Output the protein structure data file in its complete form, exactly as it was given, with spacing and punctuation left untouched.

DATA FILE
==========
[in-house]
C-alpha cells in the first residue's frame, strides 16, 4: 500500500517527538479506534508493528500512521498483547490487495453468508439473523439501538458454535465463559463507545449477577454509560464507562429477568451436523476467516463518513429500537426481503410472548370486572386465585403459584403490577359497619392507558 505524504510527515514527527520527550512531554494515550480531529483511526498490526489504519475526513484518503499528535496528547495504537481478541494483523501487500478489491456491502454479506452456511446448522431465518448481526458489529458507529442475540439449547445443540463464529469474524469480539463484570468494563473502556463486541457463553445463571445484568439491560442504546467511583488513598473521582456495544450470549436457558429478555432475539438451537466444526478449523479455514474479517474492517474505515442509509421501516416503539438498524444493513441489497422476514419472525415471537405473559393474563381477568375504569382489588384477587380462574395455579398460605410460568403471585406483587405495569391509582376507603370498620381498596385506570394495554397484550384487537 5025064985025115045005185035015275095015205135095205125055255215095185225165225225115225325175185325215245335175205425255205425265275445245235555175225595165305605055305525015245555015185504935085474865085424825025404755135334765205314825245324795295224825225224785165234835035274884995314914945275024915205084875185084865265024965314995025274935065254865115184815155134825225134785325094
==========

[in-house]
C-alpha cells in the first residue's frame, strides 16, 4: 500500500517527538479506534508493528500512521498483547490487495453468508439473523439501538458454535465463559463507545449477577454509560464507562429477568451436523476467516463518513429500537426481503410472548370486572386465585403459584403490577359497619392507558 505524504510527515514527527520527550512531554494515550480531529483511526498490526489504519475526513484518503499528535496528547495504537481478541494483523501487500478489491456491502454479506452456511446448522431465518448481526458489529458507529442475540439449547445443540463464529469474524469480539463484570468494563473502556463486541457463553445463571445484568439491560442504546467511583488513598473521582456495544450470549436457558429478555432475539438451537466444526478449523479455514474479517474492517474505515442509509421501516416503539438498524444493513441489497422476514419472525415471537405473559393474563381477568375504569382489588384477587380462574395455579398460605410460568403471585406483587405495569391509582376507603370498620381498596385506570394495554397484550384487537 5025064985025115045005185035015275095015205135095205125055255215095185225165225225115225325175185325215245335175205425255205425265275445245235555175225595165305605055305525015245555015185504935085474865085424825025404755135334765205314825245324795295224825225224785165234835035274884995314914945275024915205084875185084865265024965314995025274935065254865115184815155134825225134785325094